Anything that has mass and occupies space can be characterized as matter. All physical objects, regardless of how small or big it is, are called matter. The universe is made of matter. Whether you consider huge mountains or the oxygen around you, everything is called matter.
All states of matter can interchange their states depending on the external forces that are applied to them. A solid changes into liquid when it’s melted under heat pressure, and a liquid turns into a solid through the process of freezing. A solid can also turn directly turn into gas. The process used to accomplish this is called sublimation.
There are three essential states of matter:
When we talk about solid, any object that you touch at room temperature and it retains its shape is called solid. For example, the tables and chairs in your room are all solids.
The atoms and molecules of solids are closely packed together. The forces between the particles of solids are quite strong that they cannot move freely and only show vibrating movements. This results in giving solids a stable and definite shape and volume. These solids don’t change shape at will, they can only change shape due to external pressure, like being cut down or melted down.
The solids that are in their crystalline forms have a slightly different structure. They are packed in a repetitive manner. There are numerous different crystal structures and at different temperatures, one substance can have many different crystalline structures. For example, ice is known to have fifteen different crystal structures that exist at completely different temperatures and pressures.
Another example that you can take is Iron. It has a body-centric crystalline structure, at temperatures below 912°C and a face-centric cubic crystalline structure at temperatures between 912°C and 1394°C.
Liquids move around your fingers when you touch them. At room temperature, liquids take on the shape of every container they are in. Therefore, liquids do not have a definite shape, but the volume they retain is constant no matter what the pressure.
When a solid is heated and it reaches the temperature above its melting point, it turns into liquid as the pressure becomes higher than the triple point of the matter. In solids, the intermolecular forces (inter-ionic or inter-atomic) of the matter have much energy but no space to move, they stay tightly packed together and show only vibratory movements. But as they turn into liquid, the pressure allows them to move around which allows the structure to become mobile.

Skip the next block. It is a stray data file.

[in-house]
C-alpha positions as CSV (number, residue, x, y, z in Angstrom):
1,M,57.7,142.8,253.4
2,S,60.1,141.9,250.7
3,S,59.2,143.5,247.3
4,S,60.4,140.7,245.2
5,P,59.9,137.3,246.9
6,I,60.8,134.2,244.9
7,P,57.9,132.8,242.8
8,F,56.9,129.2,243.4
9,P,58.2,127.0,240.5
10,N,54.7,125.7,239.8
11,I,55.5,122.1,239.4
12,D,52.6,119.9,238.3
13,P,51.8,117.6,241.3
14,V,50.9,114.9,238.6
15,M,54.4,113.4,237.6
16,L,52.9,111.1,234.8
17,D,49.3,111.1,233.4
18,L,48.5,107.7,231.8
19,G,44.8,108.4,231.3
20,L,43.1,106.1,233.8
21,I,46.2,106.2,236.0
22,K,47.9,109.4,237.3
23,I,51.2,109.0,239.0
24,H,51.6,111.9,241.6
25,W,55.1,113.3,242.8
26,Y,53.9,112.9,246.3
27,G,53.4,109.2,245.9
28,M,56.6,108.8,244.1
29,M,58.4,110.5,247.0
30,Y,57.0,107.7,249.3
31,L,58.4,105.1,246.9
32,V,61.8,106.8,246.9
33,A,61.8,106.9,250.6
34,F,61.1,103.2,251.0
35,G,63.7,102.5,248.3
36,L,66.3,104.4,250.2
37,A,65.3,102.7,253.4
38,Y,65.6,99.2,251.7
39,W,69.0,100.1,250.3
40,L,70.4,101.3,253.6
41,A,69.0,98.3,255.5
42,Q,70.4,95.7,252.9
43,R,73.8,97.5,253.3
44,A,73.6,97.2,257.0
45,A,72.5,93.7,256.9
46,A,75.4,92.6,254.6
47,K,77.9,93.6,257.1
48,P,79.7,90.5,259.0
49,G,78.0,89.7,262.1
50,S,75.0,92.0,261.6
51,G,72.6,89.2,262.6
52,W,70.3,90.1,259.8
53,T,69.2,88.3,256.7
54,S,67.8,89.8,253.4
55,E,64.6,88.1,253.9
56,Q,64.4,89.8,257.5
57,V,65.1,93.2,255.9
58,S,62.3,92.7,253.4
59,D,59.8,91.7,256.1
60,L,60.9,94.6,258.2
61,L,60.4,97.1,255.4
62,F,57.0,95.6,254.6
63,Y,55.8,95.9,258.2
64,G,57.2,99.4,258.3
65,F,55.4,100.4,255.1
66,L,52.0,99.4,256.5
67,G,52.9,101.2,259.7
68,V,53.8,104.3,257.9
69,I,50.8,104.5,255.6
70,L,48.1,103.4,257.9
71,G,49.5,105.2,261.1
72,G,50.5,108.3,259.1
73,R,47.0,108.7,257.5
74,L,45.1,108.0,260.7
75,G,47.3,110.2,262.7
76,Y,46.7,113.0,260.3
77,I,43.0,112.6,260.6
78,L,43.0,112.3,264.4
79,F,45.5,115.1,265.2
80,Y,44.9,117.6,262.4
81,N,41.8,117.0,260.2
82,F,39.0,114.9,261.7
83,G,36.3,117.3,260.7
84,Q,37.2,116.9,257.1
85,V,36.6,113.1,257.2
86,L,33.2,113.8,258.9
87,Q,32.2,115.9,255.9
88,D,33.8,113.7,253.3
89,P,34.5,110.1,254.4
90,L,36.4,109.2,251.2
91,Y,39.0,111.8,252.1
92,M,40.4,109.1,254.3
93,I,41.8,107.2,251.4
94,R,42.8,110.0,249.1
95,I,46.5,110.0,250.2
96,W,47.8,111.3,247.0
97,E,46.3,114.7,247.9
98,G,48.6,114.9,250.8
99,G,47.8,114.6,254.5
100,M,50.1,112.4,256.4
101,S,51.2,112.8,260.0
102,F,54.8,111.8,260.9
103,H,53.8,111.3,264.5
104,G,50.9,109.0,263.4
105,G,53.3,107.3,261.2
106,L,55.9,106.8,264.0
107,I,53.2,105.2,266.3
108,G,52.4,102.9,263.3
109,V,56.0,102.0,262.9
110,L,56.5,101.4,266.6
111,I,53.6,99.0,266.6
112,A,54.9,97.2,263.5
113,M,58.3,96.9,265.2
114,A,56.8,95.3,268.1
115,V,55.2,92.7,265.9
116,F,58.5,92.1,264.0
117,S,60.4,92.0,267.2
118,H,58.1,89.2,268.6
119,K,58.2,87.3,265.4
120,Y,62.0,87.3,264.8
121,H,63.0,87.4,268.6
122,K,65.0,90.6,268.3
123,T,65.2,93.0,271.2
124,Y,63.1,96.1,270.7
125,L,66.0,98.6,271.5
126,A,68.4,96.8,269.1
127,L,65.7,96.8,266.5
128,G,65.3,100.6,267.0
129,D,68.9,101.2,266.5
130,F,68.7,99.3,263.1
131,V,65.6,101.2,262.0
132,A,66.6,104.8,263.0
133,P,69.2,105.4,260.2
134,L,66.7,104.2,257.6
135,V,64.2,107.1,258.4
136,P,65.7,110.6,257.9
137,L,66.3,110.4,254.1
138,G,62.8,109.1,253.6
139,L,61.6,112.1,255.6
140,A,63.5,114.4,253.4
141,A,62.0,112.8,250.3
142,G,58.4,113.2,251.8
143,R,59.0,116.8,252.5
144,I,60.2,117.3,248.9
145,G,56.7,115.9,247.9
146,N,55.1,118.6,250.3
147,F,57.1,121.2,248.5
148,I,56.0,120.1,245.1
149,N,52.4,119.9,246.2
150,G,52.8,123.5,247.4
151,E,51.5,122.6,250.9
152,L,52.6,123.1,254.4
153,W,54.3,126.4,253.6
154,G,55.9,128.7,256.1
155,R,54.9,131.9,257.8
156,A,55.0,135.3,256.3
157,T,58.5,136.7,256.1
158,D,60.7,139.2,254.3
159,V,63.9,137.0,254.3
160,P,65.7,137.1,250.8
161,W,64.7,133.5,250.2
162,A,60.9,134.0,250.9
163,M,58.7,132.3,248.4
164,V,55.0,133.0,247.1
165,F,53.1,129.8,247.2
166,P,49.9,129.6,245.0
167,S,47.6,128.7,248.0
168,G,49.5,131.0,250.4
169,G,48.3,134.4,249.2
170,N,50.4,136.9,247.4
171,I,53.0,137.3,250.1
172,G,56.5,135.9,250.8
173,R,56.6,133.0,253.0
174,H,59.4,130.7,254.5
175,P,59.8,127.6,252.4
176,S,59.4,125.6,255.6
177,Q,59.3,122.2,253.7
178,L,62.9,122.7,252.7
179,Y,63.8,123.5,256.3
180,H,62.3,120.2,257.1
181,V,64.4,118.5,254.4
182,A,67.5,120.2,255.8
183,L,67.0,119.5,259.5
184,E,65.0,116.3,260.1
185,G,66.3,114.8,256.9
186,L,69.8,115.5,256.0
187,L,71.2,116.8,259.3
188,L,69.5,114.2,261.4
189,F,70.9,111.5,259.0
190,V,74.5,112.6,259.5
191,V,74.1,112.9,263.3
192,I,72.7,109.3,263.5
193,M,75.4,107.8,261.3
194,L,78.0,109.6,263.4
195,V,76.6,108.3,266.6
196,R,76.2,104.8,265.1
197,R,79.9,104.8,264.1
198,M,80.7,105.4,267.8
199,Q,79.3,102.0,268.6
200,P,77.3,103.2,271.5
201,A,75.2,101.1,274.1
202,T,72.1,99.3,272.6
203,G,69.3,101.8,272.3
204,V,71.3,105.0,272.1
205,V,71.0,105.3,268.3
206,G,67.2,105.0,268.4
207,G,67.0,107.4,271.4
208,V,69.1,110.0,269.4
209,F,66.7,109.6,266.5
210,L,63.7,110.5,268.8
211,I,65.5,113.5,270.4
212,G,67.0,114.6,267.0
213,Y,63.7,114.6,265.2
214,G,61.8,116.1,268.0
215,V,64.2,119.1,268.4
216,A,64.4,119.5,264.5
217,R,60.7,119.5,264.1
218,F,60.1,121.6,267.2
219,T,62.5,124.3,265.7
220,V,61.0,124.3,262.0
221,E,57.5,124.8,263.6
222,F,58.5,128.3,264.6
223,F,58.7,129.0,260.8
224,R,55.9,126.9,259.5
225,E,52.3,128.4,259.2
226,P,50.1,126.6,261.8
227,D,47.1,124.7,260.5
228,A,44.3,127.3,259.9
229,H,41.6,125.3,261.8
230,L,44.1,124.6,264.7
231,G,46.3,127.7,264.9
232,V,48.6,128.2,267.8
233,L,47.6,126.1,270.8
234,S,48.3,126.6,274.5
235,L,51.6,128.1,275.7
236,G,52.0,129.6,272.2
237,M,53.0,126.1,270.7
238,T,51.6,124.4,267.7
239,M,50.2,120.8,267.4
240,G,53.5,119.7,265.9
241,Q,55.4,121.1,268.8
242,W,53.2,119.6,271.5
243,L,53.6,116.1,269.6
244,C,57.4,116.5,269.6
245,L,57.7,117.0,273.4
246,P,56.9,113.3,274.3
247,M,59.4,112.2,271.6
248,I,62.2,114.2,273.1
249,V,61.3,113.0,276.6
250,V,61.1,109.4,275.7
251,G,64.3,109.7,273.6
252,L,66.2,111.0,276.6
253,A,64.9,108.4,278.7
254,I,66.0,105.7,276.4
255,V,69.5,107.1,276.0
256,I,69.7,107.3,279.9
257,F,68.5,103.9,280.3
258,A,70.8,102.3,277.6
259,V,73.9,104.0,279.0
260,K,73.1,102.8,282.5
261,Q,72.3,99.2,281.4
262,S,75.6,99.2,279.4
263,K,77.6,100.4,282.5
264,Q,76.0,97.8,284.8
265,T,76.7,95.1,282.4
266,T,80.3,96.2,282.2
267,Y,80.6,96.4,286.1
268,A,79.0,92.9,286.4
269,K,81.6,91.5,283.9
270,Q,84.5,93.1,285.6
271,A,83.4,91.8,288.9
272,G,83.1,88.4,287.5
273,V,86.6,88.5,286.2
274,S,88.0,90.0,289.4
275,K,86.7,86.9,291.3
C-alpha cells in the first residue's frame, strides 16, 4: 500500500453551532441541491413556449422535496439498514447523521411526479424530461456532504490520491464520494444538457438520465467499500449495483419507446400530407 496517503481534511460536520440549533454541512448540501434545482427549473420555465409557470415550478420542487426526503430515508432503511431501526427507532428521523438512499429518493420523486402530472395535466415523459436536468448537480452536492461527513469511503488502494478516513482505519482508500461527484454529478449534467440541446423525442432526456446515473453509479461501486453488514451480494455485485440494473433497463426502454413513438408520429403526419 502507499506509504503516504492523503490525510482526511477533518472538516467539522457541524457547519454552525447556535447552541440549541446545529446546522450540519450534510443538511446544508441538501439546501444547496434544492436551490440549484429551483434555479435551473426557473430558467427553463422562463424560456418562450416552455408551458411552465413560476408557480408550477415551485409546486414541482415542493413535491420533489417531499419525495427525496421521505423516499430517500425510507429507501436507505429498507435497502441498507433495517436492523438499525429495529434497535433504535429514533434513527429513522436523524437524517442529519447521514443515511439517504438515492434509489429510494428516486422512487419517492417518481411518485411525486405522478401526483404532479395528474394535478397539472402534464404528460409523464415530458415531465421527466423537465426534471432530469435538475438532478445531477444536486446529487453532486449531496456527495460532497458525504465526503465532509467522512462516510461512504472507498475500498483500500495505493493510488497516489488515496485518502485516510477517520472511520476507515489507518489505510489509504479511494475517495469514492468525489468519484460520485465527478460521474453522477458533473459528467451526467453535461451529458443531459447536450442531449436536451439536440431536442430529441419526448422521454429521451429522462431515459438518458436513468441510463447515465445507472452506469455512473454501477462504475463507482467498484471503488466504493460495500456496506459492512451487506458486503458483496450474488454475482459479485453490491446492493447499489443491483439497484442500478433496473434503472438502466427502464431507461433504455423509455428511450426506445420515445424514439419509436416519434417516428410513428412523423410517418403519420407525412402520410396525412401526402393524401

This is why liquid doesn’t retain its shape, rather takes on the shape of its container. Usually the volume of liquid is greater than when it was solid; however, water is the exception to this rule.
The highest temperature at which any liquid can exist is called the critical temperature. It can also change its form and turn into other states of matter. A substance which is liquid in room temperature can be turned into solid by keeping it in low temperatures that converts into a solid by the process of freezing.
A liquid can also turn into a gas by heating it till the substance reaches its boiling point. The process of changing liquid into gas is called evaporation.
Gas is the state of matter that never stays in place. At room temperature, when you store gas in a container, it fills the container up. The gas molecules have very weak or no bonds at all that allows them to move freely. This is why, not only does this state of matter takes the shape of its container, but it also expands throughout the space and fills it up. There is a lot of space between the molecules and the distance in between is typically much bigger that the molecules themselves.
A gas that is below its critical temperature is called a vapor. A vapor is a form of gas that can easily be liquefied through the process of compression without cooling. This vapor state can live in equilibrium with liquids as well as solids, which means that at this point, the gas pressure is equal to the vapor pressure of the liquid or solid.
A gas can be turned into a liquid with the process of condensation. As the gas particles have higher amount of energy and as they are cooled, the energy starts reducing, turning the gas into liquid form.
Most substances go from solid to gas in stages of solid, liquid and gas. However, some substances can go from solid to gas directly. This process is called sublimation. For example, dry ice goes through the process of sublimation as it keeps reducing its size by turning into gas.
Often known as the fourth state of matter, plasma makes a lot of the universe. Just like when a liquid is heated, it turns into gas, plasma is formed when a gas is heated to high temperatures. Plasma is superheated state of matter, so hot, that it causes the electrons to rip away from the atom and form an ionized gas. It is often said to be a soup of positively charged ions and negatively charged electrons.